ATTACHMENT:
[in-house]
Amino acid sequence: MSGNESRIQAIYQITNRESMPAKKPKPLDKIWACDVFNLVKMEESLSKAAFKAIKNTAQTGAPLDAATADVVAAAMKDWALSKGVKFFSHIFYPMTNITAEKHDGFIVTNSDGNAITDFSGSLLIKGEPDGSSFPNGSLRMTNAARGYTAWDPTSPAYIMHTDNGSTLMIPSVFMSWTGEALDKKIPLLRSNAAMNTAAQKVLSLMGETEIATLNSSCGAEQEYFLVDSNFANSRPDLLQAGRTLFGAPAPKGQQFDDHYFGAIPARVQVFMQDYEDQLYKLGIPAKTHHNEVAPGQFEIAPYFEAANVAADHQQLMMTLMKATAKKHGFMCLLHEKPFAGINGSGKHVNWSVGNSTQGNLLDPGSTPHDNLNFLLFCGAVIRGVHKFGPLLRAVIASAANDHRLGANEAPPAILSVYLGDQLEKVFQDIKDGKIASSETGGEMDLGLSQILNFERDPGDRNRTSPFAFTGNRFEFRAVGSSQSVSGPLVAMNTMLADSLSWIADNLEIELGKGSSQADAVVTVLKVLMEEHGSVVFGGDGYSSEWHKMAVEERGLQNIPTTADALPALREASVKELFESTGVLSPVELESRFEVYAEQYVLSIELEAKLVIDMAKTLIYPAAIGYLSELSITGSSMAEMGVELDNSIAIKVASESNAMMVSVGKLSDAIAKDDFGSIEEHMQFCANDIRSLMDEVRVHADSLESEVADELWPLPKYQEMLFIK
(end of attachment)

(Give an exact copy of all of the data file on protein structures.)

[in-house]
Amino acid sequence: MSGNESRIQAIYQITNRESMPAKKPKPLDKIWACDVFNLVKMEESLSKAAFKAIKNTAQTGAPLDAATADVVAAAMKDWALSKGVKFFSHIFYPMTNITAEKHDGFIVTNSDGNAITDFSGSLLIKGEPDGSSFPNGSLRMTNAARGYTAWDPTSPAYIMHTDNGSTLMIPSVFMSWTGEALDKKIPLLRSNAAMNTAAQKVLSLMGETEIATLNSSCGAEQEYFLVDSNFANSRPDLLQAGRTLFGAPAPKGQQFDDHYFGAIPARVQVFMQDYEDQLYKLGIPAKTHHNEVAPGQFEIAPYFEAANVAADHQQLMMTLMKATAKKHGFMCLLHEKPFAGINGSGKHVNWSVGNSTQGNLLDPGSTPHDNLNFLLFCGAVIRGVHKFGPLLRAVIASAANDHRLGANEAPPAILSVYLGDQLEKVFQDIKDGKIASSETGGEMDLGLSQILNFERDPGDRNRTSPFAFTGNRFEFRAVGSSQSVSGPLVAMNTMLADSLSWIADNLEIELGKGSSQADAVVTVLKVLMEEHGSVVFGGDGYSSEWHKMAVEERGLQNIPTTADALPALREASVKELFESTGVLSPVELESRFEVYAEQYVLSIELEAKLVIDMAKTLIYPAAIGYLSELSITGSSMAEMGVELDNSIAIKVASESNAMMVSVGKLSDAIAKDDFGSIEEHMQFCANDIRSLMDEVRVHADSLESEVADELWPLPKYQEMLFIK